The anticonvulsant medication Gabapentin (Neurontin) is a supplemental treatment for epileptic seizures and neuropathic pain. It is not considered a narcotic.
Gabapentin helps regulate the neurotransmitter glutamate release, which calms down excited nerve cells in the brain.
In the U.S., it has other brand names, including:
It has come under increasing scrutiny for abuse and misuse.
- Gabapentin is number 24 on the list of the 25 most prescribed medications in the United States.
- According to Forbes, Gabapentin prescriptions are up a staggering 58.38 percent since 2010.
Can you get high on Gabapentin? The answer is a qualified “YES.”
“Unfortunately, our clinical experience suggests that gabapentin is now prevalent as a drug of abuse,” writes lead author Blair H. Smith in The British Journal of General Practice.
The study, supported in part by the U.S. National Institutes of Health, charted a rise in the number of primary care patients that admit to misusing or abusing Gabapentin.
- The drug sometimes goes by the name “gabbies” on the street.
A growing number of emergency rooms across the country have started scanning for Gabapentin, and other drugs. In addition, patients admitted to the hospital for an overdose on unknown substances are now being checked for Gabapentin.
According to the NIH, “Gabapentin was primarily misused for recreational purposes, self-medication, or intentional self-harm and was misused alone or in combination with other substances, especially opioids, benzodiazepines, and alcohol. In addition, individuals with histories of drug abuse were most often involved in its misuse.”
Gabapentin is not scheduled as a controlled substance currently because it will not make you high when taken as prescribed.
Gabapentin is a Schedule V controlled substance in Kentucky, effective July 1, 2017. Kentucky is the only state currently listing Gabapentin as a controlled substance. The DEA and other states are currently investigating the addictive qualities of Gabapentin.
Healthcare professionals, law enforcement officials, and state and federal legislatures have started the debate whether Gabapentin should be a controlled substance.
Users need to significantly take large doses than the therapeutic, medically-approved maximum daily amount to get high.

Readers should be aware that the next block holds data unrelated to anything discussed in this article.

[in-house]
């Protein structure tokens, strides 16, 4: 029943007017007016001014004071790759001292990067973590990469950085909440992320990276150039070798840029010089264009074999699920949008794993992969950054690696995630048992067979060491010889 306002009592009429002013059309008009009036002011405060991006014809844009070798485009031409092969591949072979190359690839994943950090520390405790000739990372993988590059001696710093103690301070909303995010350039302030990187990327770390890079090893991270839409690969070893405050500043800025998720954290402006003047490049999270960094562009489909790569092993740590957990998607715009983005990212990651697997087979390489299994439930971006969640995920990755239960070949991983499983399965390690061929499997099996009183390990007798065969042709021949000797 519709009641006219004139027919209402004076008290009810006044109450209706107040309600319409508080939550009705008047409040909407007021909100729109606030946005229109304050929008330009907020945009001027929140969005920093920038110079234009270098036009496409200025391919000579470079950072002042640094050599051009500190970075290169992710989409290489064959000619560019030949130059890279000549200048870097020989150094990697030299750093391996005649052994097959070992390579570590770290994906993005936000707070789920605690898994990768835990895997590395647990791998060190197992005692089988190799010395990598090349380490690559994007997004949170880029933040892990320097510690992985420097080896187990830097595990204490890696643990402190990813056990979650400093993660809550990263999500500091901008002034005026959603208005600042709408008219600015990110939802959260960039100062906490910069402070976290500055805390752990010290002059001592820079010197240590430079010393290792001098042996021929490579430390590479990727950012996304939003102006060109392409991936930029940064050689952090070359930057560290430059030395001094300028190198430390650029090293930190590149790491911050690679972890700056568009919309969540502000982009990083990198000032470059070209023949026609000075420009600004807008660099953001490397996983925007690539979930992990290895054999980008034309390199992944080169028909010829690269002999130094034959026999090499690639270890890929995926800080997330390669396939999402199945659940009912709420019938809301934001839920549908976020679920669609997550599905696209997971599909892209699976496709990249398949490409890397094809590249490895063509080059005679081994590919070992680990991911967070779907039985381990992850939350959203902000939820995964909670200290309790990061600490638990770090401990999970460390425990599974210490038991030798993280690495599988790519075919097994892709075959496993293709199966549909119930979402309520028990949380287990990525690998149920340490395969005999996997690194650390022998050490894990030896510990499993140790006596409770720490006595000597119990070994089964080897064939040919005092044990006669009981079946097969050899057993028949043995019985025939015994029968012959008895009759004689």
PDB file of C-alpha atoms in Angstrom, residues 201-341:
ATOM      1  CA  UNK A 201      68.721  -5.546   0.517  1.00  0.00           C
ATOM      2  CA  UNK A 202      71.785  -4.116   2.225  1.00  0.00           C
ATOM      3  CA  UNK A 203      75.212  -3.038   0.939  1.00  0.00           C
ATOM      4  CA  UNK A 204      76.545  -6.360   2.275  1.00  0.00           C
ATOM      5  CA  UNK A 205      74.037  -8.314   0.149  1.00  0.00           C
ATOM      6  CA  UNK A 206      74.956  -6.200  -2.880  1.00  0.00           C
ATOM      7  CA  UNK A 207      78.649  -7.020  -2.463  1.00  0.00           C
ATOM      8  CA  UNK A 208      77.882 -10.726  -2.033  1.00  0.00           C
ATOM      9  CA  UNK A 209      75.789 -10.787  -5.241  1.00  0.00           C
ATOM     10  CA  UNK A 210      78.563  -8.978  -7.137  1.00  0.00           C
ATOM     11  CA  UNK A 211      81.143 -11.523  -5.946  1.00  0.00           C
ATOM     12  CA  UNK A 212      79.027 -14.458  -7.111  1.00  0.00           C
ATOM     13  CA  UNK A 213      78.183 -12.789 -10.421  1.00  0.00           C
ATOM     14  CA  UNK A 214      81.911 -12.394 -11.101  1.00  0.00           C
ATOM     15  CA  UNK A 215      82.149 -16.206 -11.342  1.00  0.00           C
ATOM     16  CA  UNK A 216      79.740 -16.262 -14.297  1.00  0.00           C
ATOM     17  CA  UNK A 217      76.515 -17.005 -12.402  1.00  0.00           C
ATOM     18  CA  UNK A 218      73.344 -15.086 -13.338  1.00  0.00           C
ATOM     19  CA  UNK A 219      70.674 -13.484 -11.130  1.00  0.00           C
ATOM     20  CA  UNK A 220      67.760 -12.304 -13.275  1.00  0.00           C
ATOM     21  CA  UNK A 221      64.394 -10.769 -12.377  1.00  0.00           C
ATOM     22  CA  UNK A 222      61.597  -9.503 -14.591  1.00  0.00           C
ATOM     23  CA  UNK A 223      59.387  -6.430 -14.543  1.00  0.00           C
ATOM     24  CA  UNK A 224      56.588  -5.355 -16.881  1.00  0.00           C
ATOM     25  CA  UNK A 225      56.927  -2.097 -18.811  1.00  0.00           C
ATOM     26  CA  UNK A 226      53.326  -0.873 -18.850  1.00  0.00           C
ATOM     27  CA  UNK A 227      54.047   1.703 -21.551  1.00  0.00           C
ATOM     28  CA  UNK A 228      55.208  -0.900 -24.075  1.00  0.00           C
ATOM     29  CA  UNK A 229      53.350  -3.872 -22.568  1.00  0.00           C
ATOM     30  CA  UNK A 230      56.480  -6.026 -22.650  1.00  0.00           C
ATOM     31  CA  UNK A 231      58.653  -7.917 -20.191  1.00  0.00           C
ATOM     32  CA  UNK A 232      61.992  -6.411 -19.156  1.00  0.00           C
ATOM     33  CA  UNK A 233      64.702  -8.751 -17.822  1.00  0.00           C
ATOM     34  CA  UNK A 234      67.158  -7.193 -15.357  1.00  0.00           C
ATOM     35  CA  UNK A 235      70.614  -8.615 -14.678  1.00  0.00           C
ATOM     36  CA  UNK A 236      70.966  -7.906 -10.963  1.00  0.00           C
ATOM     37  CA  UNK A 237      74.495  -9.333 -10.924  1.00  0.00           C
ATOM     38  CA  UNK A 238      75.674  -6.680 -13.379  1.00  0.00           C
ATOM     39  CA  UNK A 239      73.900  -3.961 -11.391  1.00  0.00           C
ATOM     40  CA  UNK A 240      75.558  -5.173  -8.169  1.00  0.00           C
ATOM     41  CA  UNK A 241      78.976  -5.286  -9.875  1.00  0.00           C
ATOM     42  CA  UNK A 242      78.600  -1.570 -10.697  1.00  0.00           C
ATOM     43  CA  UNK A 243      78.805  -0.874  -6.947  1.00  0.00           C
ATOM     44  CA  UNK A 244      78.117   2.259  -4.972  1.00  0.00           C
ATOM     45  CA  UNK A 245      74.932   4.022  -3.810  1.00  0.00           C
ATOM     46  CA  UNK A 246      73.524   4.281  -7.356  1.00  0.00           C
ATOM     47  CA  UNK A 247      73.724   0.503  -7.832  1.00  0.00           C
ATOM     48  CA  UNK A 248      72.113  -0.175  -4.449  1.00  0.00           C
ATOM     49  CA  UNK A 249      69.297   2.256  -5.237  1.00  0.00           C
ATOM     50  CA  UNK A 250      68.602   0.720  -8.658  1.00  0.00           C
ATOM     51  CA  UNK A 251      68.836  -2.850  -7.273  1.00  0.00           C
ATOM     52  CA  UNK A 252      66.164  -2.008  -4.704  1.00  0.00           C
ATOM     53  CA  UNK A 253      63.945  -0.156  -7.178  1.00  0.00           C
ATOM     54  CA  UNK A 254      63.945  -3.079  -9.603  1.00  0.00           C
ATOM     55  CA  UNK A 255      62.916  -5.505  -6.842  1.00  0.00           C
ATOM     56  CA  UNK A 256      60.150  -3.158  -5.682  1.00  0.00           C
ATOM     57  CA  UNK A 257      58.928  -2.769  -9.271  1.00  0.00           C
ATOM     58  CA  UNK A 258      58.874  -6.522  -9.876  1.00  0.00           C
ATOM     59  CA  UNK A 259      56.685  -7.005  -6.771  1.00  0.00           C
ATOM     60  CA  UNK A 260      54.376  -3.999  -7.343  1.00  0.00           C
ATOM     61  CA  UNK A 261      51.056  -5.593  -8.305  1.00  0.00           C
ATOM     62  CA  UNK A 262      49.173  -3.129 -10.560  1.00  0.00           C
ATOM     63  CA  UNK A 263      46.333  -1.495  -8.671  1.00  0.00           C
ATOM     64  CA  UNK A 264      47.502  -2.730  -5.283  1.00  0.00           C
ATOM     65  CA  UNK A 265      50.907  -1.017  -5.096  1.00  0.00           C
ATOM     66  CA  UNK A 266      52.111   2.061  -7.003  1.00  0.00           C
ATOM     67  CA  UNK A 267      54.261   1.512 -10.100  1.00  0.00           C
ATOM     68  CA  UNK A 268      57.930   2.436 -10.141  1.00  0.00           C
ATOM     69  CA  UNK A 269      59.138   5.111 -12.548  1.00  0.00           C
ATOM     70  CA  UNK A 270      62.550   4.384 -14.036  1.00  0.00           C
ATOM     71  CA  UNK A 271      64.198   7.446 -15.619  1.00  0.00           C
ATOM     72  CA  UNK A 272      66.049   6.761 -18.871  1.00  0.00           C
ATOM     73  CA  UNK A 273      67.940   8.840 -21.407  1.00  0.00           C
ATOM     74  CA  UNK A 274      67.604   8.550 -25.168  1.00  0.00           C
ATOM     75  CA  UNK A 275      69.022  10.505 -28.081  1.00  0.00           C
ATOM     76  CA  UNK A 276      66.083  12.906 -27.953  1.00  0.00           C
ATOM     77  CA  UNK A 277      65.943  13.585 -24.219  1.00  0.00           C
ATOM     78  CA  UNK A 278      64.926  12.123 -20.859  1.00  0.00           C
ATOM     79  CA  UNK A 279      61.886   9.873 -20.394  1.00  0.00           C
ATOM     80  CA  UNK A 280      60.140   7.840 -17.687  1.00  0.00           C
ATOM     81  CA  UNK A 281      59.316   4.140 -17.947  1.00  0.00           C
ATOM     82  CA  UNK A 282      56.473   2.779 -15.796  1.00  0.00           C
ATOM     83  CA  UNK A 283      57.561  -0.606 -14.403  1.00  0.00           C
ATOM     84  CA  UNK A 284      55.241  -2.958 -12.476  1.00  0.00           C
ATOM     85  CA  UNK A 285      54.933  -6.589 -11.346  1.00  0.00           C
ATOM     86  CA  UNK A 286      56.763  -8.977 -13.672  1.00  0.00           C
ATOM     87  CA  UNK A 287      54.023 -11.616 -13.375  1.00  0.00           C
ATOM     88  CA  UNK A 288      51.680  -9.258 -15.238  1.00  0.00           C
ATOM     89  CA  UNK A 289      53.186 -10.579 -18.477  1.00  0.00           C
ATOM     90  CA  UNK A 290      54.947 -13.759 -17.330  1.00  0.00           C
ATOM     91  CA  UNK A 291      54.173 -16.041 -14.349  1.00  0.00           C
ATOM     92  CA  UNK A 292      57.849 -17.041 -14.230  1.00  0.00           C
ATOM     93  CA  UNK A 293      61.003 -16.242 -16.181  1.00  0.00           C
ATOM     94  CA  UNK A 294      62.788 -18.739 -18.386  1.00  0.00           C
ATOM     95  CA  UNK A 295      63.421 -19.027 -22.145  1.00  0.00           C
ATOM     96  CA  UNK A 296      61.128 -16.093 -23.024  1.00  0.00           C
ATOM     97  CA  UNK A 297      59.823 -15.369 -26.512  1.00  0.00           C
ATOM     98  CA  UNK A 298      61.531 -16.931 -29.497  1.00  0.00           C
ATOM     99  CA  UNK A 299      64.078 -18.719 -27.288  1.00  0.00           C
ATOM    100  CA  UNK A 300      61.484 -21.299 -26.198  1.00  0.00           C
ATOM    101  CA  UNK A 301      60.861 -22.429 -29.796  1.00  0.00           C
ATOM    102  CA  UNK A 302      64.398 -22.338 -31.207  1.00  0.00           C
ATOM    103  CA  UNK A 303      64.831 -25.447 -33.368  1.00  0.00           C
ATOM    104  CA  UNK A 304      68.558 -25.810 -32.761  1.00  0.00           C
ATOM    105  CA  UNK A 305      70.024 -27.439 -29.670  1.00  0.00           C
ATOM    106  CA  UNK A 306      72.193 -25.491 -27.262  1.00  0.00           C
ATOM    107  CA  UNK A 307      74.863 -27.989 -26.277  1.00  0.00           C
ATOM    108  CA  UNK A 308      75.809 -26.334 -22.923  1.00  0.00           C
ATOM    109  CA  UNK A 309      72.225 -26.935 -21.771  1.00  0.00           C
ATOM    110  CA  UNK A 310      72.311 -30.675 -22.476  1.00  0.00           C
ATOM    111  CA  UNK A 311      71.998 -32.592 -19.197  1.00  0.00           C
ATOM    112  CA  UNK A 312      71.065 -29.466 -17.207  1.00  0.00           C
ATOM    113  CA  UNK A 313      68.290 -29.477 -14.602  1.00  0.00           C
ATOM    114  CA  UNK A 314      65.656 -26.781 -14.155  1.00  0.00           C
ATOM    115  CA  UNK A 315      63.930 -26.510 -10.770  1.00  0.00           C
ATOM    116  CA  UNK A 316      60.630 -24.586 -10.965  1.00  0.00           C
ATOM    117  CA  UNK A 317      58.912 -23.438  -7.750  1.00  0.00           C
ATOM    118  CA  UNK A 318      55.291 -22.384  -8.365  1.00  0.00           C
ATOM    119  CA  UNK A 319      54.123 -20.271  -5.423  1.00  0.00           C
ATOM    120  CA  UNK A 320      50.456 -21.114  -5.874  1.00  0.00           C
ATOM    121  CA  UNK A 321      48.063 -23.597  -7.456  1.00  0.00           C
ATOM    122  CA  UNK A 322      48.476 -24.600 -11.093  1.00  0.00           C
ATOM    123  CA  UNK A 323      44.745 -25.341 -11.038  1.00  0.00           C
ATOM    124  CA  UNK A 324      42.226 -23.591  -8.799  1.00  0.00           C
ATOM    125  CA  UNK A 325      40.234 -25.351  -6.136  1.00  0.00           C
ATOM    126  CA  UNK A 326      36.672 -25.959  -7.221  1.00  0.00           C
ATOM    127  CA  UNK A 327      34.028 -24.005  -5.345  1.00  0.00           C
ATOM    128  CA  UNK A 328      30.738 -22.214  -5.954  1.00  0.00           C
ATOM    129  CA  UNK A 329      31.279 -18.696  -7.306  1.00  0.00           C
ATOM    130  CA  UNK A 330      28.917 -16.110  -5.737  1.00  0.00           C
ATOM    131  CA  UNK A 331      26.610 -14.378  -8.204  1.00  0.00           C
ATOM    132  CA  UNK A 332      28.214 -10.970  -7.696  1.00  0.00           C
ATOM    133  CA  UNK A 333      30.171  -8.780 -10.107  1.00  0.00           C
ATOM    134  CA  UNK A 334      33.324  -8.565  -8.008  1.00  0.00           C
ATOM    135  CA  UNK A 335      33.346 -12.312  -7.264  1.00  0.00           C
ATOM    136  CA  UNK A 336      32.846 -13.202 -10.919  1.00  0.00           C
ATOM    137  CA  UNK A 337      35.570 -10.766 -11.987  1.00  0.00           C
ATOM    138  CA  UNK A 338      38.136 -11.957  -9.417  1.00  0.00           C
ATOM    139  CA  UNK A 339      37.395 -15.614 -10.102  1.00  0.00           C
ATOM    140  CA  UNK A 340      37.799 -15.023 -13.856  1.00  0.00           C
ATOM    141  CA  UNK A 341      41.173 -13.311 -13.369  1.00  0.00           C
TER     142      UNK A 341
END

This medication has shown little potential for abuse on its own. However, it is one reason that Gabapentin has stayed under the radar and remained off the federal drug schedule.
Research shows that mixed with other drugs, Gabapentin does have the potential for illicit abuse.
The effects of the drug vary from person to person. It depends on an individual’s psychiatric history, past drug usage, dosage, and several other factors.
Evidence suggests that when misused, Gabapentin can bring about some of the following:
- Relaxation and a sense of calm
- Improved sociability with others
- Marijuana-like high
- Feelings of euphoria
- Psychedelic-type experiences in much larger doses
These seemingly enjoyable side effects can turn on users. Many reports abusing Gabapentin can also lead to zombie-like states.
The effect of this drug varies widely between users.
Some recreational Gabapentin users report feeling no effects whatsoever from Gabapentin.
Others have had negative experiences such as headaches, nausea, anxiety, rashes, and trouble urinating.
If recreational Gabapentin users crush tablets and try to smoke or snort them, it doesn’t work.
Gabapentin is a tablet, capsule, or liquid. The active ingredients metabolize in the small intestine. If the drug doesn’t pass through the digestive system, it will not get into the body.
Gabapentin suppresses nerve pain, essentially calming users. Abusers take them with opioid painkillers, like oxycontin, oxycodone, or Vicodin. Benzodiazepines, such as Xanax or Alprazolam, are also popular with recreational gabapentin users.
- The use of Gabapentin as a cutting agent in heroin has spiked.
Misusing Gabapentin, opioids, or benzodiazepines, alone or in combination, is extremely dangerous.
As the British Journal of General Practice study reports, “Like opiates, gabapentin is fatal in overdose; unlike opiates, there is no antidote…”
In other words, Narcan used to revive patients suffering an opioid overdose will not work with a certain amount of Gabapentin.
Recreational Gabapentin users believe it is ‘safe’ because the chances of overdosing are low when compared to other drugs. Most adult medical users of Gabapentin take much less than the approved daily maximum.
It’s usually not possible to overdose on Gabapentin, although in one case, a 62-year-old woman died due to intentional ingestion of a Gabapentin.
It could be because taking high doses of Gabapentin can cause users to feel suicidal.
Mixing alcohol with Gabapentin is risky for Gabapentin users because both alcohol and Gabapentin cause sedation, loss of balance, and brain activity suppression.
Taking high doses of Gabapentin with alcohol can result in unpleasant symptoms like nausea, dizziness, skin rashes, headaches, and erratic blood sugar levels. Drinking alcohol and taking Gabapentin can also make users feel anxious, agitated and experience seizures in extreme cases.
Despite the Federal Food and Drug Administration’s approval for Gabapentin as an epileptic and neuropathic painkiller for shingles, many physicians prescribe it for other conditions.
This practice, known as an off-label prescription, is not illegal. However, it can be problematic because there’s often little to no data suggesting the drug is effective for other uses.
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Some off-label uses are for conditions such as the following:
- Bipolar disorder